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Physiol Behav. 1996 Jul;60(1):235-41.

Social confrontation in male guinea pigs: behavior, experience, and complement activity.

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Department of Ethology, University of Bielefeld, Germany.

Erratum in

  • Physiol Behav 1996 Nov;60(5):1391.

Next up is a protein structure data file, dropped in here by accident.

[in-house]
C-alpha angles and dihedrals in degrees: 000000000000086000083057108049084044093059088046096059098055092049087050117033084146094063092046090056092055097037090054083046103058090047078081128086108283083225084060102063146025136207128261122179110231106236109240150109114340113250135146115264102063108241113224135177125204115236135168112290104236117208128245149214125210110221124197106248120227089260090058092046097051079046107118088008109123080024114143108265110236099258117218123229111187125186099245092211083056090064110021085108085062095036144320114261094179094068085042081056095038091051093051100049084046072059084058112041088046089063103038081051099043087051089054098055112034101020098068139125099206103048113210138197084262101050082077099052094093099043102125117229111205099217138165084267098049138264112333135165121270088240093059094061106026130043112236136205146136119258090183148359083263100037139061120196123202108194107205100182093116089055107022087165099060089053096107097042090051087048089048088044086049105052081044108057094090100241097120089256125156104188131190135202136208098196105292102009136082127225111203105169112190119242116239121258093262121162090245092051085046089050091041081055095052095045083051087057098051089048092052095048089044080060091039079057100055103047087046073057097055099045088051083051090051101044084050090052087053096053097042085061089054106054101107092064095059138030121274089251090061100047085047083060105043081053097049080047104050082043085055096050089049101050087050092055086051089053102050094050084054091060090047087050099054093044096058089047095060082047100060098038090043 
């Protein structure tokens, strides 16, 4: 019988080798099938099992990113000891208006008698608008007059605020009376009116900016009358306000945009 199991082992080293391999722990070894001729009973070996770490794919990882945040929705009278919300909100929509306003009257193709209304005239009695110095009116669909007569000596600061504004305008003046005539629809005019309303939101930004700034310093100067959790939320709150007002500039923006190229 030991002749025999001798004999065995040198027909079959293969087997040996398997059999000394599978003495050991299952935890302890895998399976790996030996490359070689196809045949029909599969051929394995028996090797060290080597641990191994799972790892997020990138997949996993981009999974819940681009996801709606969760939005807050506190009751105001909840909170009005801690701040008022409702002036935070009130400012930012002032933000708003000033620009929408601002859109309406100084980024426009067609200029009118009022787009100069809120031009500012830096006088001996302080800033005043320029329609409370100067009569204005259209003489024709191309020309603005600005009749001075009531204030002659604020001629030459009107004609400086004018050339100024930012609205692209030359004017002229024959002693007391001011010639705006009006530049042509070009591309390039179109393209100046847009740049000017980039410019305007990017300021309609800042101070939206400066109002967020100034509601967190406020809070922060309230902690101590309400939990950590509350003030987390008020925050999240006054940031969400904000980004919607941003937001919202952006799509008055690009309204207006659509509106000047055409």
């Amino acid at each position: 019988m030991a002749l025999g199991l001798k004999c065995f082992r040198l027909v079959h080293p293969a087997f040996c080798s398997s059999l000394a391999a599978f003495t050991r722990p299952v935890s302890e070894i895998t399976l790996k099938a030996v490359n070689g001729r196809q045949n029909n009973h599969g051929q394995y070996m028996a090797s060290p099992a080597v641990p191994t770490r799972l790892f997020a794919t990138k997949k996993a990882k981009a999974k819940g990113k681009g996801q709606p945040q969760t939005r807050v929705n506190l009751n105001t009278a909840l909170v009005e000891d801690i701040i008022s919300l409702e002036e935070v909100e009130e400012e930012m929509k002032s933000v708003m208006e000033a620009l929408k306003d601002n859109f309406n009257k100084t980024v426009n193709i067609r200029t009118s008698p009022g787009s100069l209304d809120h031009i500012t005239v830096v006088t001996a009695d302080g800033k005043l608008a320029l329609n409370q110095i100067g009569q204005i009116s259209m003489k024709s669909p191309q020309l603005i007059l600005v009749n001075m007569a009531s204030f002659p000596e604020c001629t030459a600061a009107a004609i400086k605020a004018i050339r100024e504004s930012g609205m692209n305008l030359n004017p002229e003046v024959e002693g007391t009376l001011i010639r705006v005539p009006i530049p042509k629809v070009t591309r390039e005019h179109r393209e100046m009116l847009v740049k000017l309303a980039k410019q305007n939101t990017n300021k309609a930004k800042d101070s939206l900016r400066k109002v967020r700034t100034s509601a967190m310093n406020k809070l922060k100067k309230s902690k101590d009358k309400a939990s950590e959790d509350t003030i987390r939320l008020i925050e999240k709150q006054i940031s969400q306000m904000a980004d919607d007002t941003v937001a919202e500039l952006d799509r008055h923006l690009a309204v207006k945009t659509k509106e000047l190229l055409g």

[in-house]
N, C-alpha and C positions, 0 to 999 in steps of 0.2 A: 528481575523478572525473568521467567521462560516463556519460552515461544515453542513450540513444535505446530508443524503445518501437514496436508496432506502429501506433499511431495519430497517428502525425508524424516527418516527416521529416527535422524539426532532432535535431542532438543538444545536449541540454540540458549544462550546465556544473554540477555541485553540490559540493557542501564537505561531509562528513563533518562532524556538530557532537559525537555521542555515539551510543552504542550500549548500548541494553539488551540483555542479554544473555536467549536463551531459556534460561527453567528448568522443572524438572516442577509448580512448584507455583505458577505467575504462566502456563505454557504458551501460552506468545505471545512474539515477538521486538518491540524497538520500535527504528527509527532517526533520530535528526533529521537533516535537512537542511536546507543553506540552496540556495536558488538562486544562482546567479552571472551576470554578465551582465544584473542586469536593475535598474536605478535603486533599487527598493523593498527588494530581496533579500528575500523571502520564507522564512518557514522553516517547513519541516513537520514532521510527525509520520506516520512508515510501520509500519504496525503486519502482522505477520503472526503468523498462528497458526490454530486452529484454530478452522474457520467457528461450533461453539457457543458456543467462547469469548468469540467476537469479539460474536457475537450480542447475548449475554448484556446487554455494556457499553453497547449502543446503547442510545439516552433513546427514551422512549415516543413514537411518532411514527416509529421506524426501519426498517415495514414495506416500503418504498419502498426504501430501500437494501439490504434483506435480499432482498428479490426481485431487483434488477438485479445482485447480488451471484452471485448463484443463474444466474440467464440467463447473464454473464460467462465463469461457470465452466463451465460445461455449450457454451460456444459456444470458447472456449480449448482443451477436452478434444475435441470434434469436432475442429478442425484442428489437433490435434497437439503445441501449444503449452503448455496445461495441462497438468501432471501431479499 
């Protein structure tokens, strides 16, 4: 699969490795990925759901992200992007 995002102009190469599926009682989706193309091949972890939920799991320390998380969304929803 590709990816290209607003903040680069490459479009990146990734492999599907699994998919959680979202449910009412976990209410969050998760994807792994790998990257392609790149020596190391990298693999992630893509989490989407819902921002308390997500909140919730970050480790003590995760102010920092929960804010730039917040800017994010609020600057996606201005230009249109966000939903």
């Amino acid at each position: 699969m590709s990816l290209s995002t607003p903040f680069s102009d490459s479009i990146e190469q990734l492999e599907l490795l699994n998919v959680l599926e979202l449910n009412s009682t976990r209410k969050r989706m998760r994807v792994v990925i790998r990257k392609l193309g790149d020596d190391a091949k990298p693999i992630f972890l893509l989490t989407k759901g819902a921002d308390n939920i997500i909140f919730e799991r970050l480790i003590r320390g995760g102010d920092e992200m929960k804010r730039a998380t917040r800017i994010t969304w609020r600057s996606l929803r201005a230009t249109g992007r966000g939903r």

Because aggressive encounters are known to affect immune function in rodents, we hypothesized that individual behavior and social experience would contribute importantly to the impact of confrontation on the activity of the complement system (CA) in guinea pigs. CA was determined by lysis of Euglena gracilis cells (triggered by alternative pathway mechanisms). Males with different social experience were used: i) individually housed males (IH), ii) socially less-experienced males (LE), raised in large groups in the absence of adult animals; and iii) socially experienced males (EX) with additional fighting experience. An IH and LE male, respectively, was introduced into a group of EX residents (consisting of one male and two females). During a 26-day confrontation period the behavior of all animals was quantitatively recorded. IH and LE males showed a significant and persistent decrease in CA after confrontation (mean +/- SEM lysed cells/100 cells; IH: -16.5 +/- 4.0, LE: -16.5 +/- 3.5), whereas no significant changes from baseline were observed in EX males (-2.5 +/- 3.0). However, in social situations characterized by unstable dominance, EX males showed a lowered CA (-11.3 +/- 4.0) as well. Plasma cortisol concentrations determined in LE males were significantly elevated 4 h after confrontation but did not correlate with the long-term decrease in CA. The data indicate that the activity of the complement system can be influenced by psychosocial stressors, and suggest the importance of prior social experience for the guinea pig's ability to cope with social conflicts.

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